However, the following event pushed me to finally buy one. A few years ago, I was working for a magazine that dealt with historical photography, to which I sent my photos. However, the colors on the paper were not the way I had envisioned them. I was certain that my color management workflow was correct and so I asked for their printer’s color profile, believing that the problem had to be on their side. The photo editor, who was also a graphic designer, called me and said, “The problem is not with the printer. You’re not seeing all the colors on your photos. And when you can’t see them, you are not aware that they exist, let alone able to handle them properly. The only thing I can suggest is that you invest in a wide-gamut EIZO monitor.”
That’s how I learned my lesson, or to put it more simply, how I understood what I had done wrong. When I started to open files with the new monitor that had been worked on with the old one, to put it lightly, I was shocked by the inconsistencies.
How did the CG2420 change the post-processing stage of your photographs in color, and in particular the appearance of the blacks?
The black background and the reflection give me great design potential for post-processing but also bring to light many problems in the representation of nuances, details and contrasts. Post-production is a phase that is very dear to me because it plays an important role in photos of certain cat breeds, for example, where single hairs have different shades and must be highlighted in a special manner. Perfectly representing fur hair is not as easy as it might seem. My clients, for example breeders, expect a specimen’s characteristics to be particularly visible. The CG2420 monitor and its IPS wide gamut LED technology, which not only creates a homogenous brightness, but also displays 99% of the Adobe RGB color range, guarantees accuracy and consistency. And that’s not all. For example, the monitor has an even wider color spectrum than Adobe RGB for the shades of red and blue.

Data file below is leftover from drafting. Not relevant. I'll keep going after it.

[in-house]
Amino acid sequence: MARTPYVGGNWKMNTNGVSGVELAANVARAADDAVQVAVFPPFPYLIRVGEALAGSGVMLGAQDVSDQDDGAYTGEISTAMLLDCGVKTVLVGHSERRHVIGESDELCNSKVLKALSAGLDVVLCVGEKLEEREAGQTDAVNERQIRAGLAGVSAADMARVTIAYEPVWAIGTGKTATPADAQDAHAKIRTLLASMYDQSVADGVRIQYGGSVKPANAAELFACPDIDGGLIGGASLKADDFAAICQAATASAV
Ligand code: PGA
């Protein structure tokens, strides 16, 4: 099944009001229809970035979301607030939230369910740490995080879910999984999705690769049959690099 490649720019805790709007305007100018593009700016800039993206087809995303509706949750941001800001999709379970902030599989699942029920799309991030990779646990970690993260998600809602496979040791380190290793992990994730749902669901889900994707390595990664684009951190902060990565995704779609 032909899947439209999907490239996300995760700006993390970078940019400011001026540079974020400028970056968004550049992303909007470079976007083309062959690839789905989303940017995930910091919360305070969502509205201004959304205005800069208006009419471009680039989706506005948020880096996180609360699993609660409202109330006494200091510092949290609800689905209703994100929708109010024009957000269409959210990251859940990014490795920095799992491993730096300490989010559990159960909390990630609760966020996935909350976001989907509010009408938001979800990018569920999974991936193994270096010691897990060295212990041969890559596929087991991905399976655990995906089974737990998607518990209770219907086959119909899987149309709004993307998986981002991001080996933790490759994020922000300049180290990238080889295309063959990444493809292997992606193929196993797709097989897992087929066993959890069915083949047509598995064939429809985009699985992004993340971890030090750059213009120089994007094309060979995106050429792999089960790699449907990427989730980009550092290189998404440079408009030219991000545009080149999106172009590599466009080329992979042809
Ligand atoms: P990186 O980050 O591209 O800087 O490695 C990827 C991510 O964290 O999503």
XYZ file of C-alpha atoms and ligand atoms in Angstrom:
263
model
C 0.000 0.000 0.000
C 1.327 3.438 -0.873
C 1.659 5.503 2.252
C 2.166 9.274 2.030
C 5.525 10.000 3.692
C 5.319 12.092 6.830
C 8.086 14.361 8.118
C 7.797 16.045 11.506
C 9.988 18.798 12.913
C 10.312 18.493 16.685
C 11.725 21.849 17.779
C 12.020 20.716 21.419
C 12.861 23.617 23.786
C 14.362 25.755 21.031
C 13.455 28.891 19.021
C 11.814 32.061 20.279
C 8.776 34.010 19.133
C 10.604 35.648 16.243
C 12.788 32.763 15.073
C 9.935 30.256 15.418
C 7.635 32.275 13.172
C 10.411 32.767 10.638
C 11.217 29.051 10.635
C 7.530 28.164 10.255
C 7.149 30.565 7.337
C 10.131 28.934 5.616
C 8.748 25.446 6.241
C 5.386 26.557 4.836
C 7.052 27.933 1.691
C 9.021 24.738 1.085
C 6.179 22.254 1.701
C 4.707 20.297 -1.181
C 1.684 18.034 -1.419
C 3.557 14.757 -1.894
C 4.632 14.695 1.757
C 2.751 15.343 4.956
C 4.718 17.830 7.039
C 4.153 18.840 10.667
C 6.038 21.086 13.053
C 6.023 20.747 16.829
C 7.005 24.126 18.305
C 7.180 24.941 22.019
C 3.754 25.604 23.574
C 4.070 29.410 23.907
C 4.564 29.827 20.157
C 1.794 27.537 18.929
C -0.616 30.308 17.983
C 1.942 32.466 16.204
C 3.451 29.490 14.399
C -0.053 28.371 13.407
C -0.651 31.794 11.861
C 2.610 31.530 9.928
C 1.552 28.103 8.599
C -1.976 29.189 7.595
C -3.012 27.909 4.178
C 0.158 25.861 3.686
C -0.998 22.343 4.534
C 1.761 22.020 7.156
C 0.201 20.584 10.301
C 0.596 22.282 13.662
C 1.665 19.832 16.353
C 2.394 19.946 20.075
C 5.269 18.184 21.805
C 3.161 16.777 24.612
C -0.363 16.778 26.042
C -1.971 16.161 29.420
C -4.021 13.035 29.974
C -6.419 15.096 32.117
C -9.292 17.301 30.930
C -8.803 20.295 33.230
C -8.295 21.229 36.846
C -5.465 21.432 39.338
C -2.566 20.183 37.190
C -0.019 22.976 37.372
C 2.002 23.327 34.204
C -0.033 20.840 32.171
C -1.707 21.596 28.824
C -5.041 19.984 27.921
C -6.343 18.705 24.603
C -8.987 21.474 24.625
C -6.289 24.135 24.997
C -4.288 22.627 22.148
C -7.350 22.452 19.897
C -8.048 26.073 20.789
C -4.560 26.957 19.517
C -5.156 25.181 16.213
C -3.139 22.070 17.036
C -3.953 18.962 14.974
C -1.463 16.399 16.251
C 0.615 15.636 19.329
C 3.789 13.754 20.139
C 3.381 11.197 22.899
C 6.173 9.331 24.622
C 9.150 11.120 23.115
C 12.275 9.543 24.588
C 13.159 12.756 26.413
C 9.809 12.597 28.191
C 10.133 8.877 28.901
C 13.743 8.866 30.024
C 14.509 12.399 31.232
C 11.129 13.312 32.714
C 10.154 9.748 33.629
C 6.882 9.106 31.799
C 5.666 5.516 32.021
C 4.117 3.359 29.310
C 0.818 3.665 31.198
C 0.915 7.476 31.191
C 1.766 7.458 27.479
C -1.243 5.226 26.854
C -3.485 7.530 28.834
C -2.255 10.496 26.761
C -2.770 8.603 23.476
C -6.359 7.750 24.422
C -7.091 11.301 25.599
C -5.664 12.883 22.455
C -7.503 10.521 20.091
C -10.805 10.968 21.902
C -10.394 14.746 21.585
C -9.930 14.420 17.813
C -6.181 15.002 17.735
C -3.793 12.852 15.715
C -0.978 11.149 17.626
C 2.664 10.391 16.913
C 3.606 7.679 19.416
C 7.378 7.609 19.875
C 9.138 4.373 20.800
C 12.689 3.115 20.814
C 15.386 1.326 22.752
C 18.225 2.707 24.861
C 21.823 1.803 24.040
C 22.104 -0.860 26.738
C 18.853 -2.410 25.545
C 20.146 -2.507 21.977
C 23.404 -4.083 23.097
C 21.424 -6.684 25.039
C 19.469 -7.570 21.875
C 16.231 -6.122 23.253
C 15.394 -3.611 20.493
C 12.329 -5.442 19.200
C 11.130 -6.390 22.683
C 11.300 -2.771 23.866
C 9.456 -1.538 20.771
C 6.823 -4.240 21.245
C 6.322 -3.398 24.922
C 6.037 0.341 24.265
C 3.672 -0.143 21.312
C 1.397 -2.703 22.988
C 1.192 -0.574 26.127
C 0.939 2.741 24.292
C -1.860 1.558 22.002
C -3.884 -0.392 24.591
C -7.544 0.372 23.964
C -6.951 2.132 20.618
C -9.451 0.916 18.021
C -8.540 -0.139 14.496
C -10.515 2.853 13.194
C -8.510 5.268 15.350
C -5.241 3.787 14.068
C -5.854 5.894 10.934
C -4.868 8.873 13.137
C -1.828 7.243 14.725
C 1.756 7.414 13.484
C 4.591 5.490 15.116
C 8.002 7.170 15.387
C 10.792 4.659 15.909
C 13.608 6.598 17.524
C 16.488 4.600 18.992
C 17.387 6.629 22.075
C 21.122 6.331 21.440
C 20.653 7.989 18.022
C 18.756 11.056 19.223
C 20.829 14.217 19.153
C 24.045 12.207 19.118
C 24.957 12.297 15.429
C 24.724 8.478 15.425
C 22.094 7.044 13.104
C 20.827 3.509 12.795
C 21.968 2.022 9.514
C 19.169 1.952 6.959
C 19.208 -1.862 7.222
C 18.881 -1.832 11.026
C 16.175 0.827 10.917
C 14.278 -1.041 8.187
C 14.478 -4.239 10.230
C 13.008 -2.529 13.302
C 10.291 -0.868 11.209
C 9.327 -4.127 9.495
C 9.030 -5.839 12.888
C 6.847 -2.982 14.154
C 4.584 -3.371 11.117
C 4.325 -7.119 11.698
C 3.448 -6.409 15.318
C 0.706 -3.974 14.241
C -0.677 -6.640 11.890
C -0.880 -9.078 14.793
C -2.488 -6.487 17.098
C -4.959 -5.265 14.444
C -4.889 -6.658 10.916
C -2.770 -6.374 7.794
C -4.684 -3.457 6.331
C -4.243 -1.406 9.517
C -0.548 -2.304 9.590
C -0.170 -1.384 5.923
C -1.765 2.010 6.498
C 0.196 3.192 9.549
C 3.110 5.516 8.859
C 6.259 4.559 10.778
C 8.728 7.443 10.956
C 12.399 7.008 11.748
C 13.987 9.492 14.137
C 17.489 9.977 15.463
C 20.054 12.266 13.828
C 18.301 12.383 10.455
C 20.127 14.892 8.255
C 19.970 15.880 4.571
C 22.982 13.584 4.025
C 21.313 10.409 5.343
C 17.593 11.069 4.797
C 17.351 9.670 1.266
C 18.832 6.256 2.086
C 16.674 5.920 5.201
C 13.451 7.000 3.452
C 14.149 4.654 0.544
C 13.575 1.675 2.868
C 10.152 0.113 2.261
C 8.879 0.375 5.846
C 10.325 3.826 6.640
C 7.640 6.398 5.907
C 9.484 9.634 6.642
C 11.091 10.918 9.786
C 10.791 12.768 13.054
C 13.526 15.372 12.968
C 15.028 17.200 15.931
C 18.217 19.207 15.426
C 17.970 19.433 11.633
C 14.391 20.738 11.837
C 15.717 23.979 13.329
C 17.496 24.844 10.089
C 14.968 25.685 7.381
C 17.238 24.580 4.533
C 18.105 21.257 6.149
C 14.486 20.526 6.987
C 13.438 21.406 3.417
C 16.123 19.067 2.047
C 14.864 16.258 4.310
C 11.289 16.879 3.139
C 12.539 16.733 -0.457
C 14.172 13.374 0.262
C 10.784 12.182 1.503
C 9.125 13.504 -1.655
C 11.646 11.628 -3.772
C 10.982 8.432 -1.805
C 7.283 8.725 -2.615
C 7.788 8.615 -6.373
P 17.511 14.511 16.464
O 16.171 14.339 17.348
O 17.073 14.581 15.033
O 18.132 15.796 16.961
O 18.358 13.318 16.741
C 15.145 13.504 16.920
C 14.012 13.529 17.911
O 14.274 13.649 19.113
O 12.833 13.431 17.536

Now, let’s talk about the color black. In terms of the contours of long-haired cats, very often I literally have to edit almost every single pixel in the areas between the hairs, in order to make sure the space between them is uniform with the black of the background. And not to mention the pixels around white whiskers. Despite the sharpness of the image, whiskers have to be edited such that they really appear black and not dark grey – as they unfortunately so often appear on mid-range LCD monitors – because the difference is immediately visible to the naked eye in large-format prints.
Therefore, black must absolutely be true black. Now that we’re on the subject of blacks, we cannot ignore the issue of monitor contrast, that is to say, the ratio between the darkest black and the brightest white that can be displayed on the monitor. Many data sheets list a high contrast. However, after analyzing these numbers, we don’t have any information about the monitor’s actual blackness and in many cases high ratios can only be achieved by increasing the brightness without taking into account the effect that has on the black level. EIZO ColorEdge monitors, including the CG2420, use the highly sophisticated true black technology, which automatically optimizes the contrast ratio and delivers deep, pure blacks.